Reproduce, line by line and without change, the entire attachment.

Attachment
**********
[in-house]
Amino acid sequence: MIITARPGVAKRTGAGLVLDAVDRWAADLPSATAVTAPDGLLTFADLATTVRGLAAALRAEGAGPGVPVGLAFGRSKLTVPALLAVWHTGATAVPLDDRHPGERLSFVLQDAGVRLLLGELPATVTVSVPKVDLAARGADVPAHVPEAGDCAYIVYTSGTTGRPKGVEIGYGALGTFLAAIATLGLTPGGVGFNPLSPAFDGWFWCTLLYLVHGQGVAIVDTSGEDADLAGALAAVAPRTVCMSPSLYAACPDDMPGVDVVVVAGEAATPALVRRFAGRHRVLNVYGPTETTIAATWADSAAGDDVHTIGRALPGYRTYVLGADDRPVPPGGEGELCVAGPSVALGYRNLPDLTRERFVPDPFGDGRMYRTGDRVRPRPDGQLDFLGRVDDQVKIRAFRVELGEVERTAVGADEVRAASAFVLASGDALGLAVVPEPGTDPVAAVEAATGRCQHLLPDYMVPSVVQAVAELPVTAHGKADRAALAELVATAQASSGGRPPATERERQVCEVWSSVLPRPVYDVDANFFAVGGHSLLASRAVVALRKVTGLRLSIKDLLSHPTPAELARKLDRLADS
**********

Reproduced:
[in-house]
Amino acid sequence: MIITARPGVAKRTGAGLVLDAVDRWAADLPSATAVTAPDGLLTFADLATTVRGLAAALRAEGAGPGVPVGLAFGRSKLTVPALLAVWHTGATAVPLDDRHPGERLSFVLQDAGVRLLLGELPATVTVSVPKVDLAARGADVPAHVPEAGDCAYIVYTSGTTGRPKGVEIGYGALGTFLAAIATLGLTPGGVGFNPLSPAFDGWFWCTLLYLVHGQGVAIVDTSGEDADLAGALAAVAPRTVCMSPSLYAACPDDMPGVDVVVVAGEAATPALVRRFAGRHRVLNVYGPTETTIAATWADSAAGDDVHTIGRALPGYRTYVLGADDRPVPPGGEGELCVAGPSVALGYRNLPDLTRERFVPDPFGDGRMYRTGDRVRPRPDGQLDFLGRVDDQVKIRAFRVELGEVERTAVGADEVRAASAFVLASGDALGLAVVPEPGTDPVAAVEAATGRCQHLLPDYMVPSVVQAVAELPVTAHGKADRAALAELVATAQASSGGRPPATERERQVCEVWSSVLPRPVYDVDANFFAVGGHSLLASRAVVALRKVTGLRLSIKDLLSHPTPAELARKLDRLADS